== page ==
Posted on August 5, 2007 at 10:28 pm

Jeffrey Blitz, director of the award-winning spelling bee documentary Spellbound, was in Washington to talk about his first feature film, the semi-autobiographical coming-of-age story, “Rocket Science.” He and I had a wonderful talk at the Georgetown Ritz hotel. We got off to a good start when we discovered we were both on our way to Comic-Con.

Most people would say that the lifetime period of greatest anxiety and misery is ages 13-15. What is it about that time of life that interests you so much?

You live an inwardly raw life at that age, you haven’t got an ability to protect yourself from your own emotions and the world. You are ripe –when you fall in love you really fall inlove, when your heart is broken, your heart is really broken, you don’t yet have the inner resoures to protect yourself or be anything less than completely that feeling.

It must be a challenge to ask kids to access and express emotions that are still unfamiliar to them. How do you work with these young actors?

The biggest part of it is casting. When you cast well you are casting someone who can access what needs to be accessed for that part. It was a low budget movie but we put whatever resources it had into casting. The great story about finding Reece is that we had looked for six months and finally HBO, who was financing, gave us a two week grace period, or we’d have to shut down. And then one day someone was walking through the production office with a bunch of tapes that had been sent in unsolicted. Normally, we would not have watched them but we were ready to try anything. Reece’s came from Vancouver and his agent sent it in. It was like when yiou meet someone you want to be friends with or fall in love, you don’t ask why It’s him, he thoroughly inhabits the role.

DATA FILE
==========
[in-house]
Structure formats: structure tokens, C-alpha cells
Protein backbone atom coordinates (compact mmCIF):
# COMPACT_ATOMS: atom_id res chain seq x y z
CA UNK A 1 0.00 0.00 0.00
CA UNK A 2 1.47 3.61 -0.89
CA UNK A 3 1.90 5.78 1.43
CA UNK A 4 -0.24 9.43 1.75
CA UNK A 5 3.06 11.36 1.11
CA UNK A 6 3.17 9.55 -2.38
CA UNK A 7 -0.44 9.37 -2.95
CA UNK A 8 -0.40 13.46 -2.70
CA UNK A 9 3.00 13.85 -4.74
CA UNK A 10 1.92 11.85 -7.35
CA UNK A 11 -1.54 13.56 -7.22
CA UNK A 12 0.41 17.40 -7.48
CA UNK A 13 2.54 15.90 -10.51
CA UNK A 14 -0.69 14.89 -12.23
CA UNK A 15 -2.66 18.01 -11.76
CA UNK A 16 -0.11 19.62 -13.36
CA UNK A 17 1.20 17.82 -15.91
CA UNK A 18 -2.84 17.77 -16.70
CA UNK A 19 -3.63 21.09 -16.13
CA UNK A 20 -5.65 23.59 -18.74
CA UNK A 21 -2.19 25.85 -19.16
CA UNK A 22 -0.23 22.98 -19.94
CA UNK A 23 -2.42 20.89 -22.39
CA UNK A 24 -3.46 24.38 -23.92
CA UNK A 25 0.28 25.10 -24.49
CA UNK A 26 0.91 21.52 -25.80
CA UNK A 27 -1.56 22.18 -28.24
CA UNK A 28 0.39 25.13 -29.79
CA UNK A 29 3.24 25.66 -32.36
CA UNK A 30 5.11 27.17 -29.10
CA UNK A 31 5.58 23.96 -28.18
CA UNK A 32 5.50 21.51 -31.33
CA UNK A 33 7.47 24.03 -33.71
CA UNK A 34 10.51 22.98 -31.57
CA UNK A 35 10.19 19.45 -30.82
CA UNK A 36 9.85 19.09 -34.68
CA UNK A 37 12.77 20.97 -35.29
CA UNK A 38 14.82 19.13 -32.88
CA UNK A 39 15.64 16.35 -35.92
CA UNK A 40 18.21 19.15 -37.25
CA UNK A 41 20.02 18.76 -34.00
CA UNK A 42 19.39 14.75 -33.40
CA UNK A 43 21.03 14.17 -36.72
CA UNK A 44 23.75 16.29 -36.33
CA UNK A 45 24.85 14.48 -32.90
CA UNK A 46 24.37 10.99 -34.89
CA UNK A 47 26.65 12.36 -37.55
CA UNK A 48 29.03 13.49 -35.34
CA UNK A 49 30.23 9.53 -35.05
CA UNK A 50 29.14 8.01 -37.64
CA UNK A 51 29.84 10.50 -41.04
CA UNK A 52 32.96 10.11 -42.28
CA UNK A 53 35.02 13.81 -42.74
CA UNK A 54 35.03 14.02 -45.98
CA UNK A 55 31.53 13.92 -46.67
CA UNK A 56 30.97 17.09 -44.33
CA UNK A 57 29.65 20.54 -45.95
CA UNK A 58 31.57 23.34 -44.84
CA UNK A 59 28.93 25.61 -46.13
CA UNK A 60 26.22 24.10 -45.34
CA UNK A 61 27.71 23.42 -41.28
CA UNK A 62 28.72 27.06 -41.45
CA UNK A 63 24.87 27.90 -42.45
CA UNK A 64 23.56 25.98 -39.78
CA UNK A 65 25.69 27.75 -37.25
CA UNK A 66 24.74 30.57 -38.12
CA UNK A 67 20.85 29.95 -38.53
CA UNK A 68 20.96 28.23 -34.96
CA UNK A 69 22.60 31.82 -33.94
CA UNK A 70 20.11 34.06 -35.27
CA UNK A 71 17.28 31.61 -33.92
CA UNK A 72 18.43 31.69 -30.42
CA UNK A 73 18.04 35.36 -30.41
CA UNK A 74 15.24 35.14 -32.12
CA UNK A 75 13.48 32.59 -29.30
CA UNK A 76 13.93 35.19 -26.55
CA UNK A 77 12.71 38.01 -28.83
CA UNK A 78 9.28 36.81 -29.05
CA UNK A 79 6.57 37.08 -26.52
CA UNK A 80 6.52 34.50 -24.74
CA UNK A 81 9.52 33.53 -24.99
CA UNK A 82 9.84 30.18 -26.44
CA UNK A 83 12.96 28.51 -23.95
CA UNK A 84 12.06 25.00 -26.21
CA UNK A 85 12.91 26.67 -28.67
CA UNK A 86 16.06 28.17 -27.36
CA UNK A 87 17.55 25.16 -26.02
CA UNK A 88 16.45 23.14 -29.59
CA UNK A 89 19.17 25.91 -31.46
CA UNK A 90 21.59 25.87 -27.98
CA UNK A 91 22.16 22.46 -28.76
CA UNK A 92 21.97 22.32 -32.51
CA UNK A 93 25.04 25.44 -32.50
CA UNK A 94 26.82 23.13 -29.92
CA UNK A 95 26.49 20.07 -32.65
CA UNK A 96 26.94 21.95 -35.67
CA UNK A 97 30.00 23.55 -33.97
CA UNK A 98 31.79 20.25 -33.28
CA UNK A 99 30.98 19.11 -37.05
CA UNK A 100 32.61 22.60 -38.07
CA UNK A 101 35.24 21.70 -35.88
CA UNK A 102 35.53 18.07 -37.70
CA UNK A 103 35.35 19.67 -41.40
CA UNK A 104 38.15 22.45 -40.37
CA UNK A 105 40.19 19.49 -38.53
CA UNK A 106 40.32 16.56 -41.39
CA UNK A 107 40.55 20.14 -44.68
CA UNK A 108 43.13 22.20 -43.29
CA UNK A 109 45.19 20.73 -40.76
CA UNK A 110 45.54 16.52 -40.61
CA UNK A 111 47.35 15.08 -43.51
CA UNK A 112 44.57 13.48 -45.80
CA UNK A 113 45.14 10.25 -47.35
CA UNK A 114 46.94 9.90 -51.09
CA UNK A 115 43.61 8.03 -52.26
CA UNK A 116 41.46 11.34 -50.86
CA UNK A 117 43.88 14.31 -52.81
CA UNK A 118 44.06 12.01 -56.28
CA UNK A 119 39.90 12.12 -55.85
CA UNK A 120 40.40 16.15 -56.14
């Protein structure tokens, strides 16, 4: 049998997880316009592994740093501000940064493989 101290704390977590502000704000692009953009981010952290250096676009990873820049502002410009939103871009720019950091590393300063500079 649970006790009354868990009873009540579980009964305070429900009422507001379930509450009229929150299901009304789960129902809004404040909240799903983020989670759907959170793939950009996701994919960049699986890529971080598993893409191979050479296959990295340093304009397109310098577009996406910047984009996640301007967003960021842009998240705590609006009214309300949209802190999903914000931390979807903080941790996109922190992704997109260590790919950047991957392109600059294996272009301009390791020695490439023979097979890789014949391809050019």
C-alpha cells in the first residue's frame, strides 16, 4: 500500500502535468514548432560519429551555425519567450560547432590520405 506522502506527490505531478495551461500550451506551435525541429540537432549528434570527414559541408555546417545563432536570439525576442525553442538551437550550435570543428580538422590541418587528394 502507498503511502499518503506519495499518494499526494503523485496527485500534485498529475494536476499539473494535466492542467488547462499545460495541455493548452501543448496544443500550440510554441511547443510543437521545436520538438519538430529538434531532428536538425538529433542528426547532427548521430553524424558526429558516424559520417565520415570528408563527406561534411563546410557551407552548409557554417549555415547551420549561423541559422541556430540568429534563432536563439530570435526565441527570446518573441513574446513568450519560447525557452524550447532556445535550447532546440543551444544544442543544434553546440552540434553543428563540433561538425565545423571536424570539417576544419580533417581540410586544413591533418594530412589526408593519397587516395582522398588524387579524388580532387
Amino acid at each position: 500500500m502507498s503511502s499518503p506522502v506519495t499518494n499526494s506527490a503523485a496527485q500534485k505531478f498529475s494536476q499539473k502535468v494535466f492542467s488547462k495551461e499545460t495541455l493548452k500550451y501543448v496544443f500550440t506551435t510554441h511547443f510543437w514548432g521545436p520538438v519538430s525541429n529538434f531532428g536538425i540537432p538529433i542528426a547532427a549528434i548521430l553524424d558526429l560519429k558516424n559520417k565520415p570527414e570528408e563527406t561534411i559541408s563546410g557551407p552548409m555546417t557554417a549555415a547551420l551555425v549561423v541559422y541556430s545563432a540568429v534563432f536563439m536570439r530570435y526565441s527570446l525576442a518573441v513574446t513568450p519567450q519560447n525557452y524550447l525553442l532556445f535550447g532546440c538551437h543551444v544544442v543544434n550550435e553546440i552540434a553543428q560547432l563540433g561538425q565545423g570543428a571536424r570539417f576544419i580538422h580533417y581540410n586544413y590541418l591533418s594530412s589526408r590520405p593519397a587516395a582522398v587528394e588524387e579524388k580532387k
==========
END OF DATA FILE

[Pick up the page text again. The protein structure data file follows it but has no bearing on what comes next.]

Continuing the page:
The big challenge was that in this case, we had a main character who stutters. It’s like learning a very difficult accent. Sometimes a performance suffers because the actor’s brain is working on the mechanical stuff their mouth has to do instead of what they need for the scene. We looked for six months, everywhere, we tried actual stutterers, but this character had a very particular kind of stuttering that is more amenable to the way of comedy, to set-ups and punchlines, it has a rhythm.

Our female lead, Anna Kendrick, came in very early into the process. After her audition, I wrote down Anna Kendrick is Ginny Ryerson, but because it was so early we thought we should keep looking. But she was one of the few girls we auditioned who could grasp everything she was saying, not just rattle off all those serious SAT words.

Boys and girls at that age seem to be from completely different species. How would you describe their differences and how does that affect their ability to communicate with each other?

We tried to get out of the idea that boys and girls are of completely different realms. Everyone in the movie is lost when it comes to love and romantic relationships and that defines them more than any differences. Ginny is very ambitious, not a typical girl role. They’re all kind of gender neutral in a way, all striving.

The adults in the film all seem to be dealing with their own difficulties. Despite the fact that the characters are surrounded by parents and teachers who theoretically have a commitment to concern for the kids, most of them do not seem to be capable of it. What is their role in the story?